2.2.5 ISO 50001 and ISO 50004 28

2.2.5.1 ISO 50001 28

2.2.5.2 ISO 50004 28

2.2.6 ISO 50003 and Companions ISO 50006 and 50015 29

2.2.7 EN 16247 and ISO 50002 29

2.2.8 New Standards 31

2.2.9 Normative Approaches Regarding Resource Efficiency 32

2.2.10 Perspectives 33

2.3 Achievements of Energy and Resource Management 34

2.3.1 Energy Baseline (EnB) and Energy Performance Indicators (EnPIs), Controlling Efficiency Improvement 34

2.3.2 Developing EnPIs, Measuring and Verification of Energy Performance 34

2.3.3 Hierarchy of Measures 36

2.3.4 Energy and Resource Efficiency in the Context of Energy Management 36

2.3.5 Examples of Measures 37

2.4 Conclusion 38

References 39

3 Energy and Resource Efficiency Reporting 45
Marjukka Kujanpää, Tiina Pajula, and HelenaWessman-Jääskeläinen

3.1 Executive Summary 45

3.2 Introduction 45

3.3 Obligatory Reporting Mechanisms 47

3.3.1 EU Directive on Industrial Emissions (IED) 47

3.3.2 EU Directive on Non-Financial Reporting 48

3.4 Voluntary Reporting Mechanisms 49

3.4.1 Eco-Management and Audit Scheme (EMAS) 49

3.4.2 OECD Guidelines for Multinational Enterprises 49

3.4.3 UN Global Compact 50

3.4.4 Global Reporting Initiative (GRI) 51

3.4.5 Integrated Reporting and the <IR> Framework 52

3.4.6 GHG protocol 54

3.4.7 ISO 14000 Series 54

3.4.8 Environmental Labels 55

3.4.9 Environmental Product Footprint and Organisational Footprint (PEF, OEF) 59

3.5 Other Reporting Mechanisms 59

3.5.1 Key Performance Indicators 59

3.6 Summary of the Energy and Resource Efficiency Reporting Requirements 60

References 61

4 Energy Efficiency Audits 65
GuntherWindecker

4.1 Introduction 65

4.2 Stage 1: Current Energy Status 66

4.3 Stage 2: Basic Analysis 67

4.4 Stage 3: Detailed Analysis and Collection of Ideas 69

4.5 Stage 4: Evaluation and Selection of Measures 72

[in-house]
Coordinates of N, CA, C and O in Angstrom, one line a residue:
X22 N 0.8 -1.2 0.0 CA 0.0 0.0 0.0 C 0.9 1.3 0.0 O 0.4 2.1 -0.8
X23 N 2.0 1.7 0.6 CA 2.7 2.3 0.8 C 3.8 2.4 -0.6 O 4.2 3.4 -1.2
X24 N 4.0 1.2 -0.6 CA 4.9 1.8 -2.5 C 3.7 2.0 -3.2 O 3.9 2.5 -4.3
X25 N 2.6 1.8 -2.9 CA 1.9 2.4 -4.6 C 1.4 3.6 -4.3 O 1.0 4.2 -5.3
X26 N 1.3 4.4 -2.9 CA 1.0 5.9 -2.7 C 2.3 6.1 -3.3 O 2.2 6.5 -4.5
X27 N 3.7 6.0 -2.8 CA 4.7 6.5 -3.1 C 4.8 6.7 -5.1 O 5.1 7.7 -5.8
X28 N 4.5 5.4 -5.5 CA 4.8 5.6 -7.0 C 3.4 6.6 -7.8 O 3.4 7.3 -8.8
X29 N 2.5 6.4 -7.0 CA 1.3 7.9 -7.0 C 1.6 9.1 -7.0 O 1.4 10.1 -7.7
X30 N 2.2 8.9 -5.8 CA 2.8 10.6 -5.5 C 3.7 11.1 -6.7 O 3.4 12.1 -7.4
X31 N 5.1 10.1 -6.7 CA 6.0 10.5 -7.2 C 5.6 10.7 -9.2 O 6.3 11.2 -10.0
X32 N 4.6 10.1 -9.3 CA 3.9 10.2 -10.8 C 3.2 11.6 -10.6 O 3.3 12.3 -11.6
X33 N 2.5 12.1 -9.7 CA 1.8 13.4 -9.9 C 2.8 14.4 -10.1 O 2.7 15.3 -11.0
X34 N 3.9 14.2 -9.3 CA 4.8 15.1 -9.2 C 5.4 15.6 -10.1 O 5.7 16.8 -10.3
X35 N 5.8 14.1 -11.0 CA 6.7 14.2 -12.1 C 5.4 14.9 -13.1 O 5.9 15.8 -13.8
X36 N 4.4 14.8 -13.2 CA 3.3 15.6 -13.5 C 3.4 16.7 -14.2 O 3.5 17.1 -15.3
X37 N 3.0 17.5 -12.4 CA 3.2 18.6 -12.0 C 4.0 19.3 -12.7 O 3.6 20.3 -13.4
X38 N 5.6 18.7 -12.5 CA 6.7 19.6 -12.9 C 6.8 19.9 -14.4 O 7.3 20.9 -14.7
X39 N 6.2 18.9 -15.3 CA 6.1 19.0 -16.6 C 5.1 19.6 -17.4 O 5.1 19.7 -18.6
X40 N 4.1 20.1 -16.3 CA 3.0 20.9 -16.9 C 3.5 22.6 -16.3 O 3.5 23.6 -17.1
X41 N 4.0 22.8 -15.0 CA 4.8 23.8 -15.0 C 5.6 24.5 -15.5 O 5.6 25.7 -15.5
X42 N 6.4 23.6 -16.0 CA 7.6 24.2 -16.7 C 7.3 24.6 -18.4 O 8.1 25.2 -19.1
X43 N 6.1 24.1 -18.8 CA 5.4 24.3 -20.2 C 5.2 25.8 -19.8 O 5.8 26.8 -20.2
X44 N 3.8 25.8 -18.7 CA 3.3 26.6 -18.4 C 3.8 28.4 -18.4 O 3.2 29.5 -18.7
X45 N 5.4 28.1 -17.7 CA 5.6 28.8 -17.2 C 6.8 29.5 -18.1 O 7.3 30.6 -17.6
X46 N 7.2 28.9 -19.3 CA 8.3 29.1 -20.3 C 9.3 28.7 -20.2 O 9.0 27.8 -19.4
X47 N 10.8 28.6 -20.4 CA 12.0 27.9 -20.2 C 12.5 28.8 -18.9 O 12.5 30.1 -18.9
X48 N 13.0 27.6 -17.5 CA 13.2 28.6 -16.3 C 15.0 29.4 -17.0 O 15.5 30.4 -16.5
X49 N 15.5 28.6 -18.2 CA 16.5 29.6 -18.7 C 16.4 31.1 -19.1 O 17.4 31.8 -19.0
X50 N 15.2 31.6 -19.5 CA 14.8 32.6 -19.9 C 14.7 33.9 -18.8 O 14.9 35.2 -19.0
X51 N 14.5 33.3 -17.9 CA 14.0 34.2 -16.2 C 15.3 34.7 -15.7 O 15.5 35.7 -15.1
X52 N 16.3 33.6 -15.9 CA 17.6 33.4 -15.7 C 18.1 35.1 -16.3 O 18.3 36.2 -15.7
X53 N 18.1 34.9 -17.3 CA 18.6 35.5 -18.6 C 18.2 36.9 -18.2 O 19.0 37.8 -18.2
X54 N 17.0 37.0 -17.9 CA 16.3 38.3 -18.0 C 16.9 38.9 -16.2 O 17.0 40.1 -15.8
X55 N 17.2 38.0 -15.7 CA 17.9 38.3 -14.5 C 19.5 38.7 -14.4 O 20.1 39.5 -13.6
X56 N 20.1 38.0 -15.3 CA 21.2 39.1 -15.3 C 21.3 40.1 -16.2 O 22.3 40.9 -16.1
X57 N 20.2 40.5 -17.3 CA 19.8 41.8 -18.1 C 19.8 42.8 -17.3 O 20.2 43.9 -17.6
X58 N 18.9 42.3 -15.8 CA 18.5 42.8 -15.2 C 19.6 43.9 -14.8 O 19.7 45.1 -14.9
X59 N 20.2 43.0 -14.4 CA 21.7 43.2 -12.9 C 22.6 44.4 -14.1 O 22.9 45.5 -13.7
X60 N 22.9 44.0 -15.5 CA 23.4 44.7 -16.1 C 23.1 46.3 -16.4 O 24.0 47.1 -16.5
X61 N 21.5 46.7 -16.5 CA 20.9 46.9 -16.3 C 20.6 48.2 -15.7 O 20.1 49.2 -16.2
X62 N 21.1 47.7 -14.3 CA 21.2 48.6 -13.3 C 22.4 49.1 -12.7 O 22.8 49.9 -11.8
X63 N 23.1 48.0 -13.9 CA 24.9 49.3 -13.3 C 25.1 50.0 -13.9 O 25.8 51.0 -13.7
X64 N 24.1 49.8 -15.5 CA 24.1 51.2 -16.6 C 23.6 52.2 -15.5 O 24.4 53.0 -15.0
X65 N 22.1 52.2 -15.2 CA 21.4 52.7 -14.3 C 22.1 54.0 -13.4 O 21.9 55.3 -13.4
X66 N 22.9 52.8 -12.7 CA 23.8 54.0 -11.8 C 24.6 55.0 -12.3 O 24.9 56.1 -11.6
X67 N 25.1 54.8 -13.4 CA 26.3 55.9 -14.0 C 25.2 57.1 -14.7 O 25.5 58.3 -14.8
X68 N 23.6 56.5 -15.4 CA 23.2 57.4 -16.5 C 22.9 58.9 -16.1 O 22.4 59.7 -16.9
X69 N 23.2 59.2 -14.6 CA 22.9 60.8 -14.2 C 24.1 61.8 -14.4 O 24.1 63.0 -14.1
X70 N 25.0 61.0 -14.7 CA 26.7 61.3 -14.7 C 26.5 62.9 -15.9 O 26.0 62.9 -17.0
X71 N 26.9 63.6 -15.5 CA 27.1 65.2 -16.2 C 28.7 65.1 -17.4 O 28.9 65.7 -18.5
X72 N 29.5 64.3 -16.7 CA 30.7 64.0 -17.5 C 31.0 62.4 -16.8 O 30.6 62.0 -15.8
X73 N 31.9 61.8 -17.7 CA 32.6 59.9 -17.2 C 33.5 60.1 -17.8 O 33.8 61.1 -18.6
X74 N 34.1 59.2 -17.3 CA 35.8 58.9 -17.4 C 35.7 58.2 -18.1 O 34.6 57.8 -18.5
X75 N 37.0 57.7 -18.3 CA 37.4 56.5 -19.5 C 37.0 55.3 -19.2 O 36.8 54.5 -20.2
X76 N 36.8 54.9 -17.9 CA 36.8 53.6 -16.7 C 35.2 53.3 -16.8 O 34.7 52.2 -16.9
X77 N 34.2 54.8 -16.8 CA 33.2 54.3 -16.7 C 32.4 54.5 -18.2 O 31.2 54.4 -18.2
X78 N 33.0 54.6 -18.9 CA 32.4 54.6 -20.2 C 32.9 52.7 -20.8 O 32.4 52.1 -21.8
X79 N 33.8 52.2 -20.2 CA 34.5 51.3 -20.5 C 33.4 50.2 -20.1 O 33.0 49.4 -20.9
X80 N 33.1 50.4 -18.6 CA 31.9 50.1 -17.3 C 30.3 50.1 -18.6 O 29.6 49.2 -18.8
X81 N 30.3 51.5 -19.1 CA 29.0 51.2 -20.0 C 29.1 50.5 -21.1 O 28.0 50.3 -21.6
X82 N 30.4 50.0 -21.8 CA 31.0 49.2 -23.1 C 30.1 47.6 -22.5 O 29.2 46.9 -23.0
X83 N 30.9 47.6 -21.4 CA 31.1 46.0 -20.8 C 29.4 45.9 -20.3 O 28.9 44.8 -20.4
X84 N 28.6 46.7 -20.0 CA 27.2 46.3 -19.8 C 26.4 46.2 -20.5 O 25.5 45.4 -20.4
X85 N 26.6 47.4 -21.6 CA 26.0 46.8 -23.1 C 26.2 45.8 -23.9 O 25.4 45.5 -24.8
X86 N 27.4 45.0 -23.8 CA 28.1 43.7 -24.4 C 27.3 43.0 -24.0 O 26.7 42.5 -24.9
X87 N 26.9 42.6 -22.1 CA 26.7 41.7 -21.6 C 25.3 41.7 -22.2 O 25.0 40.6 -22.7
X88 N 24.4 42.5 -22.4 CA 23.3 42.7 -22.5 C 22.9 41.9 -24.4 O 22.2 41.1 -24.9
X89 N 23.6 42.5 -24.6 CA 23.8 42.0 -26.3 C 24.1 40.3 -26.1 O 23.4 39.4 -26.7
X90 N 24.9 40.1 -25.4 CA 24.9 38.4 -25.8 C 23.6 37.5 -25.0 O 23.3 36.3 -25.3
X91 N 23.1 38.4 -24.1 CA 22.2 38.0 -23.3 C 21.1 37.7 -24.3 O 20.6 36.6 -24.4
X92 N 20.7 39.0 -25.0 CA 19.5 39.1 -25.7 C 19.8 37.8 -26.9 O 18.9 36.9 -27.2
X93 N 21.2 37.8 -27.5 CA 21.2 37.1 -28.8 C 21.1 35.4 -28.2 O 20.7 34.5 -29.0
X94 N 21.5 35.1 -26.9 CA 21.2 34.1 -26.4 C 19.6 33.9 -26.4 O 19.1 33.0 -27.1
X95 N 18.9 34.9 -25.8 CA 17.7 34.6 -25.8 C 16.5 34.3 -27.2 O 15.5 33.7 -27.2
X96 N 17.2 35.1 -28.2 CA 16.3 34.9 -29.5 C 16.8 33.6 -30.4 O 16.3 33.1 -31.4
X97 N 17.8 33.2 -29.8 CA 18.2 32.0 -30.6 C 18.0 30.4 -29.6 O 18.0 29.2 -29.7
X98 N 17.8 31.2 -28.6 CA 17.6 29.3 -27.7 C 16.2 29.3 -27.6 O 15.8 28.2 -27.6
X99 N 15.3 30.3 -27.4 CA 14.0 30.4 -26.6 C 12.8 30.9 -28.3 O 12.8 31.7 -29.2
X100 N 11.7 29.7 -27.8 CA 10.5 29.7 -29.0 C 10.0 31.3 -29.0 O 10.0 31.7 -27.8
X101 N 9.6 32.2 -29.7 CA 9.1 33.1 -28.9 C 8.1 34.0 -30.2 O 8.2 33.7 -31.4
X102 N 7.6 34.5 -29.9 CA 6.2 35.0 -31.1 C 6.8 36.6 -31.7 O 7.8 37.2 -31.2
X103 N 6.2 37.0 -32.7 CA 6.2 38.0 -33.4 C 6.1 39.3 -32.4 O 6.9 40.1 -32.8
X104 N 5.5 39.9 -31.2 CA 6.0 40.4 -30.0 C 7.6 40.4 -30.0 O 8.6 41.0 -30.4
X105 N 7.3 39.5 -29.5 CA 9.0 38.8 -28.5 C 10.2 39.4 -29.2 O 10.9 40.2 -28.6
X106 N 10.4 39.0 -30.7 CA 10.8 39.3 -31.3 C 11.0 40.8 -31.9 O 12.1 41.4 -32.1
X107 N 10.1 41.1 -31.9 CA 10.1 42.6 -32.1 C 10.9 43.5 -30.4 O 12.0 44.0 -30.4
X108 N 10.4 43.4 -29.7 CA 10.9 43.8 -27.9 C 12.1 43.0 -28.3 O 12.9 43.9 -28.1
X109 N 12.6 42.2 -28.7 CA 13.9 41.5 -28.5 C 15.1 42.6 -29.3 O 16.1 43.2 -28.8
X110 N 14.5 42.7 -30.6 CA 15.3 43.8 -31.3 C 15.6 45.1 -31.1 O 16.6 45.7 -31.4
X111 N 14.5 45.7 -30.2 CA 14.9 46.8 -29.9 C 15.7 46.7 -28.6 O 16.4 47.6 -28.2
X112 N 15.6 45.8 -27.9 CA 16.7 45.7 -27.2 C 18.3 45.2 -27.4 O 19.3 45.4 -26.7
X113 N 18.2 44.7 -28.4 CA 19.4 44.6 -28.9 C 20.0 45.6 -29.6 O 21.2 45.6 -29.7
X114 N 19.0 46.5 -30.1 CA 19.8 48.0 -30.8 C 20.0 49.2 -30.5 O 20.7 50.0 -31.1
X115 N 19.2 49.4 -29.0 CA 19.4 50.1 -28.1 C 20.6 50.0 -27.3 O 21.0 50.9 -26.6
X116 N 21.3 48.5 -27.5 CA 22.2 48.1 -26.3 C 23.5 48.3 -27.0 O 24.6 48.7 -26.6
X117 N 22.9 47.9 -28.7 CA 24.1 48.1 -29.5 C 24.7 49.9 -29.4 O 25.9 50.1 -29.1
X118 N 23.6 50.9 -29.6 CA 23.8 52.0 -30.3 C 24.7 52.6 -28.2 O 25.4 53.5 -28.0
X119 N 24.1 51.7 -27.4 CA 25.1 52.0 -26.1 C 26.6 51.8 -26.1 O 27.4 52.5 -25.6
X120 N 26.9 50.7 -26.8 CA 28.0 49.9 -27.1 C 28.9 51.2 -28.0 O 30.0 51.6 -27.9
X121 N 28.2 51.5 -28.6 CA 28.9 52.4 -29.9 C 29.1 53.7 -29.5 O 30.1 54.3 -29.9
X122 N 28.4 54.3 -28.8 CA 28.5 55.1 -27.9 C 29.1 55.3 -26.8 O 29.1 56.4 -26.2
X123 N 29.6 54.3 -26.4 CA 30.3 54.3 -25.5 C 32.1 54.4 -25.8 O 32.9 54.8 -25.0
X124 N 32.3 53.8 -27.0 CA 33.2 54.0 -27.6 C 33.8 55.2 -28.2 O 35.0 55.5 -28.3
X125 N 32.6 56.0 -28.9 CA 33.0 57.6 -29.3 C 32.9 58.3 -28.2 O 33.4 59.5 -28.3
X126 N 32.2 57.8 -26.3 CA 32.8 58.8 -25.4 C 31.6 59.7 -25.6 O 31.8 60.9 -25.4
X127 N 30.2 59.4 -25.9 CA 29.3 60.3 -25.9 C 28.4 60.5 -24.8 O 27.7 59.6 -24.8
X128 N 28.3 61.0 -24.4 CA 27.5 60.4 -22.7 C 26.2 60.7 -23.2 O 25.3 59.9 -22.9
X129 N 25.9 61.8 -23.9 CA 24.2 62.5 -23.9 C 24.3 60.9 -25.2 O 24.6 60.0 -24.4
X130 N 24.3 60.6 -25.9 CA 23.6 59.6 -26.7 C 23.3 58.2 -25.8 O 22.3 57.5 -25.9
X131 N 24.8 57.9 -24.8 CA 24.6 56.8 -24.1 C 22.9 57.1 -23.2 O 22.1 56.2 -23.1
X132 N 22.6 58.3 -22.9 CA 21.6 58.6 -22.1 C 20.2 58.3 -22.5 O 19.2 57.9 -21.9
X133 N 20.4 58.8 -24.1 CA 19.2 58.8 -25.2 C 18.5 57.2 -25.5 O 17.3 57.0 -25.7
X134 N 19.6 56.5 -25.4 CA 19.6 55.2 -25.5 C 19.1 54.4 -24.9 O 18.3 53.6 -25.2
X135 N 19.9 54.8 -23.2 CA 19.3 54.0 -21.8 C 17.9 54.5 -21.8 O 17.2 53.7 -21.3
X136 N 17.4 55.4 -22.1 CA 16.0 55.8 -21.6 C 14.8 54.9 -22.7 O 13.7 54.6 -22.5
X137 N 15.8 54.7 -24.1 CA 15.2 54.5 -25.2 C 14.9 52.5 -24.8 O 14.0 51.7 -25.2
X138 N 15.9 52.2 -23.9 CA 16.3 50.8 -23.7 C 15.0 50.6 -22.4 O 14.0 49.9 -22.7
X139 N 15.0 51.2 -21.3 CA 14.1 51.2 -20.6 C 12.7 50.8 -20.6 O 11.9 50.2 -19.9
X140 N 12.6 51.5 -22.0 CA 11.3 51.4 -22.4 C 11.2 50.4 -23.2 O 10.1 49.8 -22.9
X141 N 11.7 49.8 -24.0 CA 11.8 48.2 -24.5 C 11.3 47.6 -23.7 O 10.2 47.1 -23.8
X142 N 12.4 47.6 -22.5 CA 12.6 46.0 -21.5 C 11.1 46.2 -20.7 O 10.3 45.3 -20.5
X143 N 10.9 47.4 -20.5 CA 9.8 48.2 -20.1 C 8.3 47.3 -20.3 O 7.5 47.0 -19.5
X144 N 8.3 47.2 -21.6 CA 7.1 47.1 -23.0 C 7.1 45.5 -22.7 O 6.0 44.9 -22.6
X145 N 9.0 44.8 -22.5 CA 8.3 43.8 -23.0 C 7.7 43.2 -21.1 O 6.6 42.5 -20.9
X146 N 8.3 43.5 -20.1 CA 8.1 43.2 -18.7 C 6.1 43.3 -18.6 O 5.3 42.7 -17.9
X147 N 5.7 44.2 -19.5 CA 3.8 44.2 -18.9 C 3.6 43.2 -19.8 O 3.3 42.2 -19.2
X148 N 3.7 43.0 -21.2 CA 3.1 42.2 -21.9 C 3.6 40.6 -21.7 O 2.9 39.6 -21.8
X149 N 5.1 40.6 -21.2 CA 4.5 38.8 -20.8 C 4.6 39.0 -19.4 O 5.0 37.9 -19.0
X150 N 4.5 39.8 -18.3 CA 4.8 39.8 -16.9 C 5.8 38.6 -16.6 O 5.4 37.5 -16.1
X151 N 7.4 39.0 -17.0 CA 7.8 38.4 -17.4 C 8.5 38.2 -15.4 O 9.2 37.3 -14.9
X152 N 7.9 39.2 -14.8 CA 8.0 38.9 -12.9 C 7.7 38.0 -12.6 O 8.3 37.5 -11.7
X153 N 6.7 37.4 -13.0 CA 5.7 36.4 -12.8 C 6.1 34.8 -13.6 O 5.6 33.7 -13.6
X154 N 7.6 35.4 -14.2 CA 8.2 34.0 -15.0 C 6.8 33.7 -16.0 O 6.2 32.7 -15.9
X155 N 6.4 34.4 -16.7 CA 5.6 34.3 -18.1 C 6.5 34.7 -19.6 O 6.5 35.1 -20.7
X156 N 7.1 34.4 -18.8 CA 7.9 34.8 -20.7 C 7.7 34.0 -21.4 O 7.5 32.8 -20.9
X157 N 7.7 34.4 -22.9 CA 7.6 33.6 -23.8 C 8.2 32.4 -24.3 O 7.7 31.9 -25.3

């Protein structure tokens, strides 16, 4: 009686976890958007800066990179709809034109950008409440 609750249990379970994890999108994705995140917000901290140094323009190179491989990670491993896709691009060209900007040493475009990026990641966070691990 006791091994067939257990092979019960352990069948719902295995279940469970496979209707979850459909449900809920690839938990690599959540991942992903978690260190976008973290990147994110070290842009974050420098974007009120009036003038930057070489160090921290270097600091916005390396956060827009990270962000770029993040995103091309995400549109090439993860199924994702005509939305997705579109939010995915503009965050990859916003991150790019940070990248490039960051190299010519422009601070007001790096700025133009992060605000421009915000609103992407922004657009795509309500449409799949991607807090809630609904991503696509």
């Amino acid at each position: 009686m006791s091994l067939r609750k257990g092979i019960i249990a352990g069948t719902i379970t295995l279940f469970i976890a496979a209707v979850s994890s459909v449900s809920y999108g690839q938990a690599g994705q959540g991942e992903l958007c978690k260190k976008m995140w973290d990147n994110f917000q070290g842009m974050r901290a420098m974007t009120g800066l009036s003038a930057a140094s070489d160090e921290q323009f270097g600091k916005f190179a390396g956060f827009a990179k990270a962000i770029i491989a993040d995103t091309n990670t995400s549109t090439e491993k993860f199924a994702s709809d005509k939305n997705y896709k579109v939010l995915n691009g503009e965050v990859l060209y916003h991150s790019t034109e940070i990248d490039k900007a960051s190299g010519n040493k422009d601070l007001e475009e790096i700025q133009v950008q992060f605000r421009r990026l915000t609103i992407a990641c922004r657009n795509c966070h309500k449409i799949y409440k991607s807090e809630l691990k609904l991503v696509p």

4.6 Stage 5: Realization and Monitoring 76

4.7 Extension to Resource Efficiency 77

4.8 Closing Remark 77

References 78

Part II Monitoring and Improvement of the Resource Efficiency through Improved Process Operations 79

5 Real-Time Performance Indicators for Energy and Resource Efficiency in Continuous and Batch Processing 81
Benedikt Beisheim,Marc Kalliski, Daniel Ackerschott, Sebastian Engell, and Stefan Krämer

5.1 Introduction 81

5.2 Real-Time Resource Efficiency Indicators 82

5.2.1 Resource Efficiency 82

5.2.2 REI as (Key) Performance Indicators ((K)PI) 83

5.2.3 Real-Time Resource Efficiency Monitoring 84

5.2.4 PrinciplesThat Guide the Definition of Real-Time REI (Adapted from Ref. [10]) 84

5.2.4.1 Gate-to-Gate Approach 85

5.2.4.2 Based on Material and Energy Flow Analysis 85

5.2.4.3 Resource and Output Specific to a Potential for Meaningful Aggregation 85

5.2.4.4 Normalize to the Best Possible Operation 86

5.2.4.5 Consider (Long-Term) Storage Effects 86

5.2.4.6 Include Environmental Impact 86

5.2.4.7 Hierarchy of Indicators – From theWhole Site to a Single Apparatus 87

5.2.4.8 Focus on Technical Performance Independent of Economic Factors 87

5.2.4.9 Extensible to Life-Cycle Analysis (LCA) 87

5.2.5 Extension to LCA and Reporting 87

5.2.6 Real-Time Resource Efficiency Indicators: Generic Indicators 88

5.2.7 Definition of Baselines: Average and Best Cases 88